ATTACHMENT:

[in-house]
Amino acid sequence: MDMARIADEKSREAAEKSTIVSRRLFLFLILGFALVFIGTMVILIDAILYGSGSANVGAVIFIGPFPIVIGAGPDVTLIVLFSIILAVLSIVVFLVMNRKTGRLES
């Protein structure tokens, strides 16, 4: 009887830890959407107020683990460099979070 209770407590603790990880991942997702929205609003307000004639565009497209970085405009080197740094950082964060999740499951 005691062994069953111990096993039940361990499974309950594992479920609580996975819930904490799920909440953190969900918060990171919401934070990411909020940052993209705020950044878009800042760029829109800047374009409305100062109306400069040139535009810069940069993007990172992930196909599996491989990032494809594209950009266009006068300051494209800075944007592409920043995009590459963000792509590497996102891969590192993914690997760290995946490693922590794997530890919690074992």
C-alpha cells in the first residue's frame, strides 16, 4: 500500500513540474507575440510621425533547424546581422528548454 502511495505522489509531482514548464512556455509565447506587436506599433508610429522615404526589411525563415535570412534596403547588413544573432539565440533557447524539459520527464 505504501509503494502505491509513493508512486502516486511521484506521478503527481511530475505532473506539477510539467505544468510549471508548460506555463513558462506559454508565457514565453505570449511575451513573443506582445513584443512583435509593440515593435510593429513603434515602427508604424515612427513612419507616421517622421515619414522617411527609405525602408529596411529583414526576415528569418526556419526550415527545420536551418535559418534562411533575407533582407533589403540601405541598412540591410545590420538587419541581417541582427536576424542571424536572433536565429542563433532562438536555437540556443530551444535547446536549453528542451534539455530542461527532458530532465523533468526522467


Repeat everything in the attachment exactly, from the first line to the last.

[in-house]
Amino acid sequence: MDMARIADEKSREAAEKSTIVSRRLFLFLILGFALVFIGTMVILIDAILYGSGSANVGAVIFIGPFPIVIGAGPDVTLIVLFSIILAVLSIVVFLVMNRKTGRLES
């Protein structure tokens, strides 16, 4: 009887830890959407107020683990460099979070 209770407590603790990880991942997702929205609003307000004639565009497209970085405009080197740094950082964060999740499951 005691062994069953111990096993039940361990499974309950594992479920609580996975819930904490799920909440953190969900918060990171919401934070990411909020940052993209705020950044878009800042760029829109800047374009409305100062109306400069040139535009810069940069993007990172992930196909599996491989990032494809594209950009266009006068300051494209800075944007592409920043995009590459963000792509590497996102891969590192993914690997760290995946490693922590794997530890919690074992």
C-alpha cells in the first residue's frame, strides 16, 4: 500500500513540474507575440510621425533547424546581422528548454 502511495505522489509531482514548464512556455509565447506587436506599433508610429522615404526589411525563415535570412534596403547588413544573432539565440533557447524539459520527464 505504501509503494502505491509513493508512486502516486511521484506521478503527481511530475505532473506539477510539467505544468510549471508548460506555463513558462506559454508565457514565453505570449511575451513573443506582445513584443512583435509593440515593435510593429513603434515602427508604424515612427513612419507616421517622421515619414522617411527609405525602408529596411529583414526576415528569418526556419526550415527545420536551418535559418534562411533575407533582407533589403540601405541598412540591410545590420538587419541581417541582427536576424542571424536572433536565429542563433532562438536555437540556443530551444535547446536549453528542451534539455530542461527532458530532465523533468526522467